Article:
California's Drought Will Cost $2.2 Billion and 17,000 Jobs This Year, but 2015 Could Be Worse

A new report finds the state is rapidly depleting its groundwater supplies to grow crops.

California's parched Central Valley. (Photo courtesy Gregory Urquiaga/UC Davis)



Jul 15, 2014· 1 MIN READ
Todd Woody is TakePart's editorial director, environment.

As California regulators vote to impose water rationing today, a new study estimates that the state’s epic drought will cost farmers $2.2 billion this year, while 17,100 agricultural workers will lose their jobs. But the worst may be yet to come.

“We’re in a critically dry this year,” said Jay Lund, a researcher at the University of California, Davis, and a coauthor of the report, at a press conference Tuesday. “There’s a very good chance next year will be dry or critically dry.”

Much of California’s $46 billion agricultural industry relies on rain and snowmelt for irrigation water delivered through a vast network of canals. With those supplies drying up, farmers have been pumping groundwater at a rapid clip to water their crops. The researchers estimate that groundwater may account for 53 percent of farmers’ water supply in 2014, up from 31 percent in a typical year.

“The ability to increase groundwater pumping as a substitute for decreased surface water supplies is critically important to California’s ability to cope with drought,” the report states.

But groundwater reserves replenish at slow rates, and if the drought persists in 2015 and 2016, farmers and city dwellers will start to pay the price, both in severely depleted water supplies and in energy costs to power those pumps.

“As groundwater levels drop, the costs to extract groundwater increase,” according to the report. “In some areas, water levels can drop below the installed capacity of existing wells, causing wells to go dry and reducing groundwater pumping capacity for subsequent drought years.”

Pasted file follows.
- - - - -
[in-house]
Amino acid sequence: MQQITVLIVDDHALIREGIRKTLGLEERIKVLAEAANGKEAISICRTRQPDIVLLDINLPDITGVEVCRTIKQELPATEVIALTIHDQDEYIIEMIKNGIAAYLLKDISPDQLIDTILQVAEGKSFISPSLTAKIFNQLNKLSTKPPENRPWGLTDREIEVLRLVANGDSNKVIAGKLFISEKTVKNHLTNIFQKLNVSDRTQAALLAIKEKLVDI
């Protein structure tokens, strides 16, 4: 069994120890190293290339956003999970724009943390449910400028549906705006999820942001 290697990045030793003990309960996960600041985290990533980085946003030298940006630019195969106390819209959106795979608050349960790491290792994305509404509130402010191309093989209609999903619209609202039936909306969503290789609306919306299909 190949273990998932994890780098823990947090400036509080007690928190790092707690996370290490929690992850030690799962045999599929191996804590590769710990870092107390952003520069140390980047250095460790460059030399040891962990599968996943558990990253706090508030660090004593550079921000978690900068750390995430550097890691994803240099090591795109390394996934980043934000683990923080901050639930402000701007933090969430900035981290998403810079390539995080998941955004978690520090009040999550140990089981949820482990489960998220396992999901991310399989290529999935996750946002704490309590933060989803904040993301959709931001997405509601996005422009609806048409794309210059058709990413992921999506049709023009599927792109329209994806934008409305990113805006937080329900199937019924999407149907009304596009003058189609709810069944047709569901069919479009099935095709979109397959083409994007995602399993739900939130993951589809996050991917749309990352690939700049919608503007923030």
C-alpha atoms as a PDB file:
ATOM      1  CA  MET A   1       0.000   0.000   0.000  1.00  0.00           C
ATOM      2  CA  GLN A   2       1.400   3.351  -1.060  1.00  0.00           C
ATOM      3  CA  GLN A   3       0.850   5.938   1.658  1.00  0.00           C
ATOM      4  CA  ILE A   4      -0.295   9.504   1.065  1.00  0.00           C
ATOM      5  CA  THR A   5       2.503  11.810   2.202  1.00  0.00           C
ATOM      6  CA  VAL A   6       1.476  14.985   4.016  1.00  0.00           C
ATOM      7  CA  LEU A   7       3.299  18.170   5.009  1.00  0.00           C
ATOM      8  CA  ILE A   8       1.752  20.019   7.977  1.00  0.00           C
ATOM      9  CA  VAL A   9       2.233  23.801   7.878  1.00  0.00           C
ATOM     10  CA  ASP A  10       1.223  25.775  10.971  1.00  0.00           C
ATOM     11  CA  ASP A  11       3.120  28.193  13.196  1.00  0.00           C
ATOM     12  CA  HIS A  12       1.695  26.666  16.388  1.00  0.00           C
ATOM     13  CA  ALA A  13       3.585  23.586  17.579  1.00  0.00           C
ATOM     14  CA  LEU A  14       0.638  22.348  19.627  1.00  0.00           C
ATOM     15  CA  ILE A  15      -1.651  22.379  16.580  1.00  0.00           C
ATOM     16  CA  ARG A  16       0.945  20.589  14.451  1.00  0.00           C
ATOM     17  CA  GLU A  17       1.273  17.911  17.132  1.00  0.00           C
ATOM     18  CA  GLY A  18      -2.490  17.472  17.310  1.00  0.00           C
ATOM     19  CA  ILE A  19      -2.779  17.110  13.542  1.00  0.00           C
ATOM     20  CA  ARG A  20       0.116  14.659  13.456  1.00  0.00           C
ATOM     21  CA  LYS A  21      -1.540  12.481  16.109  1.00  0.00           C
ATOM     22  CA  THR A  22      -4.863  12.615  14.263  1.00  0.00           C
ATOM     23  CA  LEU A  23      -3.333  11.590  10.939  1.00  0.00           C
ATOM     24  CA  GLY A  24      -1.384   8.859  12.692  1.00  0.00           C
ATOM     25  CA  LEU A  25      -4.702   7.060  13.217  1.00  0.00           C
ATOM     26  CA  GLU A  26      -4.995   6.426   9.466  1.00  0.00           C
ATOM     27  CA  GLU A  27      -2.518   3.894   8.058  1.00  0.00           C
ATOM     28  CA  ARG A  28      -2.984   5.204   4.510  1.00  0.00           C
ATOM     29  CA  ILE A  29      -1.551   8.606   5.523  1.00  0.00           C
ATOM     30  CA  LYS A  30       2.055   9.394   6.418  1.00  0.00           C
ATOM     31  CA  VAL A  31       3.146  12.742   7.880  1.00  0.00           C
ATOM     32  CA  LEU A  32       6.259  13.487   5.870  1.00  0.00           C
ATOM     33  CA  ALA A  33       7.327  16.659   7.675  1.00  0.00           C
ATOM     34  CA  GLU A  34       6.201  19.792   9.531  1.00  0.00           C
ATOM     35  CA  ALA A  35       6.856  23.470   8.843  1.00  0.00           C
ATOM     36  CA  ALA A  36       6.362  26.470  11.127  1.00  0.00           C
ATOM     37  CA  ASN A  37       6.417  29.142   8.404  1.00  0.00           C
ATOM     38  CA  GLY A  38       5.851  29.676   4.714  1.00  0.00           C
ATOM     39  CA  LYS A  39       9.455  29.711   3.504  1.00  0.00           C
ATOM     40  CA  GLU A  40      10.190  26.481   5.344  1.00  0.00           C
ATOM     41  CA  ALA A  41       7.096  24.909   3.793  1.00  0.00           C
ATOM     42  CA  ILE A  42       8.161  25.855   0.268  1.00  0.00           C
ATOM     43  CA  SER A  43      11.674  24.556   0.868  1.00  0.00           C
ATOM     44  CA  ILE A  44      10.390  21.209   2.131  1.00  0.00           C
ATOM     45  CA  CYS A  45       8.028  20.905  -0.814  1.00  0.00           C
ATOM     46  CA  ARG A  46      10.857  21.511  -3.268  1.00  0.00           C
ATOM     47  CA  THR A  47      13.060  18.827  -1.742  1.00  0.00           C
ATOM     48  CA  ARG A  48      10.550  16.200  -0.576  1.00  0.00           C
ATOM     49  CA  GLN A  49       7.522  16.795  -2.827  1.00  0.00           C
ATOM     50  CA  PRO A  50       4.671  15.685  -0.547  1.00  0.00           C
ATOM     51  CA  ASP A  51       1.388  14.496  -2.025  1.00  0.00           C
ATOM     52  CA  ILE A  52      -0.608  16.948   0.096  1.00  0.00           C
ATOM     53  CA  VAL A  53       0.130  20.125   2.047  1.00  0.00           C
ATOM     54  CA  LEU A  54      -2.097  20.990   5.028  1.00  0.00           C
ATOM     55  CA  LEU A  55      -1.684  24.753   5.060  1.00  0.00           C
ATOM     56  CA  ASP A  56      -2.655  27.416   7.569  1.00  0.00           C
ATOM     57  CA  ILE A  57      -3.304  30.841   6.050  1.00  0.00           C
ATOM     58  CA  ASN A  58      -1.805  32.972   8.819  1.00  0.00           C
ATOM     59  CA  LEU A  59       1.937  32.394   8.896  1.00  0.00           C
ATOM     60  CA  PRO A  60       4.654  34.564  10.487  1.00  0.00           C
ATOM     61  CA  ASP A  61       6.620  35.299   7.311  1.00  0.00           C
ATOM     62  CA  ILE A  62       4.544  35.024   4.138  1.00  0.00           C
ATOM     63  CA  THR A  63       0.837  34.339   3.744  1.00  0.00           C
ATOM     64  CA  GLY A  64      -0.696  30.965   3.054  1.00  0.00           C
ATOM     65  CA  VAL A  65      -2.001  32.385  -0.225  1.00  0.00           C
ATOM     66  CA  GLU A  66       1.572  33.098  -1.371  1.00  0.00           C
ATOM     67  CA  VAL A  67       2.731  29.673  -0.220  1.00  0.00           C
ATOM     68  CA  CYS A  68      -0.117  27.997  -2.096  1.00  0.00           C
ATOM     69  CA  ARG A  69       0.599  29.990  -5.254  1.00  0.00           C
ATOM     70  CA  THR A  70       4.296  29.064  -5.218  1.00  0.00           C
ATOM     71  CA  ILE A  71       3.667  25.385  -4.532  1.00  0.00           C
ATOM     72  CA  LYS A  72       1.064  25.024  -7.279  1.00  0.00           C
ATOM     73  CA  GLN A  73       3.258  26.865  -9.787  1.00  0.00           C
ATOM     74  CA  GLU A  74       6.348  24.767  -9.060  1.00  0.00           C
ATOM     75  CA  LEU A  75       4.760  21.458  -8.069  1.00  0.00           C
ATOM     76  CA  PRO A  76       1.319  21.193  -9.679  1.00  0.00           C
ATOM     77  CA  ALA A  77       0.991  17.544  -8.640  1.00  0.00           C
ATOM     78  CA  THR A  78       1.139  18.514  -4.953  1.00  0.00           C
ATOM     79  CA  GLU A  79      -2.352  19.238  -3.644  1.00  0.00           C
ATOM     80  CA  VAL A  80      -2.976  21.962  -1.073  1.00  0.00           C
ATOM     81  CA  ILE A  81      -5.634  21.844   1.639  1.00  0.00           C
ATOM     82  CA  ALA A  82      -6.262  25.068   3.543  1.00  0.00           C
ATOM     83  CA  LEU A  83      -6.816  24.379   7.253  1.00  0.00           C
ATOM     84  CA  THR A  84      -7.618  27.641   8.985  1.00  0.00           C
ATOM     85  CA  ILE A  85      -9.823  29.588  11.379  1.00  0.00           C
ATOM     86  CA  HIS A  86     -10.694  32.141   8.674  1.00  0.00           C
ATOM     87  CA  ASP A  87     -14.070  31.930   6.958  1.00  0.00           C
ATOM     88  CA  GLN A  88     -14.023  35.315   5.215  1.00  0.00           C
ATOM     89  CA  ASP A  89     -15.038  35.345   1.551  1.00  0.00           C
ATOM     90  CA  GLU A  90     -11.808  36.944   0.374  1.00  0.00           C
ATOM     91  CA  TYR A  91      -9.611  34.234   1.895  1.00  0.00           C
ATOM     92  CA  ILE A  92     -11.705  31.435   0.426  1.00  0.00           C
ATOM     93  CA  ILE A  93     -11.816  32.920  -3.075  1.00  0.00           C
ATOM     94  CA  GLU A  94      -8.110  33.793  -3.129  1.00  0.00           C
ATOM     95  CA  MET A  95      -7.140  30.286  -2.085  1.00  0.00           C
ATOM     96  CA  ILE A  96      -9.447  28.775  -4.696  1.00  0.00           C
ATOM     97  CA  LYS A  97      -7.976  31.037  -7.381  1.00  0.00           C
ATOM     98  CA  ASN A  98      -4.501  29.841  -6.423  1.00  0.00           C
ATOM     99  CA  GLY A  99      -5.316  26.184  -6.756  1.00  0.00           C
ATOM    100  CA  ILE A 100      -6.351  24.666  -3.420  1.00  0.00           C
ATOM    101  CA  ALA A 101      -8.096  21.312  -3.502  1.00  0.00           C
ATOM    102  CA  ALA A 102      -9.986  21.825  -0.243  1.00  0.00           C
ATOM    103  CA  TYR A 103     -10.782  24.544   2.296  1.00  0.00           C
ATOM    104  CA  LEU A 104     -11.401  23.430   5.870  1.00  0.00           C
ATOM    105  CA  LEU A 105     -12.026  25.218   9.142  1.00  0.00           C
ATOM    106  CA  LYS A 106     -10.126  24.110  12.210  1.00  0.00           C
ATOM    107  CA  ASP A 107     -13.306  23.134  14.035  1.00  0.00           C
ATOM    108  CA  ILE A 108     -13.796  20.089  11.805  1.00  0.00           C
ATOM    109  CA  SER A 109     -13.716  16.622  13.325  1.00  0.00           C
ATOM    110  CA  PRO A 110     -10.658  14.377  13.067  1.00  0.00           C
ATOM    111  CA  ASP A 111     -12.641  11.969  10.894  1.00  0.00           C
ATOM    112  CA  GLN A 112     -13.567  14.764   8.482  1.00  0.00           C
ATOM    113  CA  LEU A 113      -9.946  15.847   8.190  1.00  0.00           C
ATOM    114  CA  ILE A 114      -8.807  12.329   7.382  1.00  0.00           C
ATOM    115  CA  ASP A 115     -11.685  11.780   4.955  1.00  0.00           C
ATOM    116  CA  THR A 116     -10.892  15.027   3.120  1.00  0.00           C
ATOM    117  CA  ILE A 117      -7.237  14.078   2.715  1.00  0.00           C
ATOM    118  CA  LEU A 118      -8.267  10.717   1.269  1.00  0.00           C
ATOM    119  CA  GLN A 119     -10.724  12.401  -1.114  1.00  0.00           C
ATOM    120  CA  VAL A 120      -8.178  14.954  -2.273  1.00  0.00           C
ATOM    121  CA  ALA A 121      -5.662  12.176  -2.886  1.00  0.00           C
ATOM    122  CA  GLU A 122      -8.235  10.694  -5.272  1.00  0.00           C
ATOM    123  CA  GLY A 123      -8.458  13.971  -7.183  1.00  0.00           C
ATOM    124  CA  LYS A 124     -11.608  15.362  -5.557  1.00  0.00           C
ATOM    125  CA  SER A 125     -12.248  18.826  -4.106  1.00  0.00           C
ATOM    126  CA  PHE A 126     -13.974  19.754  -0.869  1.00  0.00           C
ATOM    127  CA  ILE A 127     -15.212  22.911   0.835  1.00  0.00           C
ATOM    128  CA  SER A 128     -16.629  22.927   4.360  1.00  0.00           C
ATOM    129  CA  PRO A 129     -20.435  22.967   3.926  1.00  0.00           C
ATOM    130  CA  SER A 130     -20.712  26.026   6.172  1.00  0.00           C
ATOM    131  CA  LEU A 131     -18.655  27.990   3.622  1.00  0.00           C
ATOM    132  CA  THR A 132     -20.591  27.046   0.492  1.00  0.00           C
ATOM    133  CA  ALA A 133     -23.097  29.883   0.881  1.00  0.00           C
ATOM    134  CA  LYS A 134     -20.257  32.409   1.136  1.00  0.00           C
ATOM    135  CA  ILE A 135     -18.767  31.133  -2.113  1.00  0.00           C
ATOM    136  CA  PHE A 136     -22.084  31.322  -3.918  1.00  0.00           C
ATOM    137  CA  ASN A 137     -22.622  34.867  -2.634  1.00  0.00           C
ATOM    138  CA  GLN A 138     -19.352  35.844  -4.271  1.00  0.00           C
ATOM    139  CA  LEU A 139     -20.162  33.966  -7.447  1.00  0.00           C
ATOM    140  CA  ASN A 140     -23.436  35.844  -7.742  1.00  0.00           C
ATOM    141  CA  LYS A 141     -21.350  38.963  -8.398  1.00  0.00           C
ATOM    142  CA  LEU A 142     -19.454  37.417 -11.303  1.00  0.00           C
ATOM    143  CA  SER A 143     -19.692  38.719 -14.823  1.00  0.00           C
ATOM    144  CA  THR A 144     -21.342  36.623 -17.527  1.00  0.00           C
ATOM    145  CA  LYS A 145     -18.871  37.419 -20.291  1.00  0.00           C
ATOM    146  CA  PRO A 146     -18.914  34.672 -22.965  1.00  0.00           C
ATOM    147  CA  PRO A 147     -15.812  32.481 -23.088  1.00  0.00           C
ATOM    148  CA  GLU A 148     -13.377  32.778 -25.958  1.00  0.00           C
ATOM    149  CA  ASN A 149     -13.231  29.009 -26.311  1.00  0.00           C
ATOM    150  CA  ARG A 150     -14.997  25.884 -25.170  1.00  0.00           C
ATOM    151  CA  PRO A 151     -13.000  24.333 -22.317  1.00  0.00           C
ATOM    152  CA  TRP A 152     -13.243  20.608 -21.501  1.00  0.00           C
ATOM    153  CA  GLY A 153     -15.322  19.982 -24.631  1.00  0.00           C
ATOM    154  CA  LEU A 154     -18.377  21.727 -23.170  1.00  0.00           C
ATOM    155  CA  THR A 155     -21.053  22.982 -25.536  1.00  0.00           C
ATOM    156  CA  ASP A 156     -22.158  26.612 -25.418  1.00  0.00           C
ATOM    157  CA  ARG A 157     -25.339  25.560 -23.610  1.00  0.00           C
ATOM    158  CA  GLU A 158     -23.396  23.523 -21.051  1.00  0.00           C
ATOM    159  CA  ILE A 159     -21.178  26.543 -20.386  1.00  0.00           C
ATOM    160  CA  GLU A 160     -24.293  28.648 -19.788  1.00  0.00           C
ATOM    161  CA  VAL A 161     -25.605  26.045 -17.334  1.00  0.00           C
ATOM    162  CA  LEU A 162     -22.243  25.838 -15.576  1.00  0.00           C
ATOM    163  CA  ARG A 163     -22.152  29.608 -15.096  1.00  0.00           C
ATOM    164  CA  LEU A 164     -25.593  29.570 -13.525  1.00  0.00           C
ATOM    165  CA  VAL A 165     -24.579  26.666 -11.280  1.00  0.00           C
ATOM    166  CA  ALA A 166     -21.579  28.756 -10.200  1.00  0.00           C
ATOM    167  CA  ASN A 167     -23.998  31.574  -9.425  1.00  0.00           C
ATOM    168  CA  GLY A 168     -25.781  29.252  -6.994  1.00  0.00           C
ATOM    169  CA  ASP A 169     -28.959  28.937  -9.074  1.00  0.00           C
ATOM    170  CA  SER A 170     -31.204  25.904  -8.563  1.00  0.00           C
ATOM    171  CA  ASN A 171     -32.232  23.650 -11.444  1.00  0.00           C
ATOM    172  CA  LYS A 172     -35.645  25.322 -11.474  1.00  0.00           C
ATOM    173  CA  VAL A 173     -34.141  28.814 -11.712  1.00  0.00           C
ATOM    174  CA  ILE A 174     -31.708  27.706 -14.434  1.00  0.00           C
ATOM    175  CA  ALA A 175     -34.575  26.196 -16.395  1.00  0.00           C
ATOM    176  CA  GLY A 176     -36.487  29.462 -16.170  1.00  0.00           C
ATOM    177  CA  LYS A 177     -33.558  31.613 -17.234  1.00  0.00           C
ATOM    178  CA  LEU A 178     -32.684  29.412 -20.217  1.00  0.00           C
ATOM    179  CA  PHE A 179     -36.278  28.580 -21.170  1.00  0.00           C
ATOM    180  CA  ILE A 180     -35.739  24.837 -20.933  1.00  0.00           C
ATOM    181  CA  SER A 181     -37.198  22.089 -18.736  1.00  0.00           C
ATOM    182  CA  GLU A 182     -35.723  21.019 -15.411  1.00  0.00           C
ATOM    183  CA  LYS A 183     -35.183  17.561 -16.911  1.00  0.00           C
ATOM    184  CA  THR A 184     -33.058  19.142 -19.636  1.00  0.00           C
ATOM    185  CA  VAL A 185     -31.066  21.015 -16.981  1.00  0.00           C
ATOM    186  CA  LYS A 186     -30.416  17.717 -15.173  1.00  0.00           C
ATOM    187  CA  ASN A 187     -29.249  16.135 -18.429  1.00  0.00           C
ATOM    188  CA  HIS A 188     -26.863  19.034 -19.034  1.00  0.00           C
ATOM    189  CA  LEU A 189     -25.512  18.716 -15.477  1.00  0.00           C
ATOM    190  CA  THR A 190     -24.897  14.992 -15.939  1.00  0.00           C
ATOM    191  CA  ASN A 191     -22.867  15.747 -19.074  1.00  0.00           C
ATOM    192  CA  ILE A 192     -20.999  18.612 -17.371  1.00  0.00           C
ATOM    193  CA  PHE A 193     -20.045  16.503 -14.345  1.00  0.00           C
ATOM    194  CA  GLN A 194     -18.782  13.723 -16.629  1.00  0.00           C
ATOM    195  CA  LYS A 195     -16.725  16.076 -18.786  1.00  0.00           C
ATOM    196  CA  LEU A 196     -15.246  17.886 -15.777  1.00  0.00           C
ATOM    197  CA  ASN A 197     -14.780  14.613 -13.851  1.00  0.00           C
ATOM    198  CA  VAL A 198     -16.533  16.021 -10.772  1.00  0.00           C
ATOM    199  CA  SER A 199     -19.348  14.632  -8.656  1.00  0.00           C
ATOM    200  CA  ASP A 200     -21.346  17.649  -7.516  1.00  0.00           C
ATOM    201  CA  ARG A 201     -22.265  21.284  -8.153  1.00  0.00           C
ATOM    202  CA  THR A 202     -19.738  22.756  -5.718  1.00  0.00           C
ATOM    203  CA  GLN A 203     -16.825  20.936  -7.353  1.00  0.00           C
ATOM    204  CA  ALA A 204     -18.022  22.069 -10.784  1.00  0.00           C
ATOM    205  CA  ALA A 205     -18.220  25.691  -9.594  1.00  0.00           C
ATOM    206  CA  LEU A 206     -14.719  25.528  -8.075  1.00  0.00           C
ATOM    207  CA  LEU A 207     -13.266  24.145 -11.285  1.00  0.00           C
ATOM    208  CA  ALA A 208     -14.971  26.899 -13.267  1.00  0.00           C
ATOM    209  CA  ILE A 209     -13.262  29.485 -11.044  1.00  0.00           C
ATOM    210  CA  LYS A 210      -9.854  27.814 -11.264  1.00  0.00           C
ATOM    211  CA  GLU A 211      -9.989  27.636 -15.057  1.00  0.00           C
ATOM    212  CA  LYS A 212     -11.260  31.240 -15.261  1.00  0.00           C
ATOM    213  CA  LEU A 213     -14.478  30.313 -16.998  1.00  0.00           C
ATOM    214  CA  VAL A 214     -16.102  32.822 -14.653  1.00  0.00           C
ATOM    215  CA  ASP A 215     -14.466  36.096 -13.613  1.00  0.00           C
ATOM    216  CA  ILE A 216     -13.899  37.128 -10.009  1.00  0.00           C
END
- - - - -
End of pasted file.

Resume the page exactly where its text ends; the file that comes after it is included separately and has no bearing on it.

The big problem: California, incredibly, does not regulate or even monitor groundwater pumping. “We’ve been really flying blind as regards to groundwater,” said Richard Howitt, a lead researcher on the study. “We have no idea who’s exactly using what.”

“We’re walking around signing checks without even balancing the checkbook,” he added.

That lack of data is hobbling the other way California deals with drought: water markets that allow farmers to buy water from other growers or cities. If buyers and sellers don’t know how much supply is on hand, pricing becomes a guessing game.

So some farmers are paying $1,000 to $2,000 for an acre-foot of water—the amount of water that will cover an acre of land at a depth of one foot. That’s triple what growers paid during the 2009 drought, according to Howitt.

“The anxiety level of the farm constituency is very high,” Karen Ross, secretary of the California Department of Food and Agriculture, said at the press conference.

To put it mildly. Farmers this year have taken 410,000 acres of land out of production and have started to abandon water-intensive crops such as cotton. (So far, food prices have not risen appreciably, the researchers said.)

So what’s to be done? First, lawmakers need to start regulating groundwater withdrawals and require farmers to report what they use. Technology can help as well. The UC Davis researchers said satellites can calculate groundwater reserves and keep track of farmland that goes fallow.

But Californians will have to adapt to using less water. A lot less.

“It’s possible under climate change that our net water use will have to drop 15 to 20 percent,” said Howitt.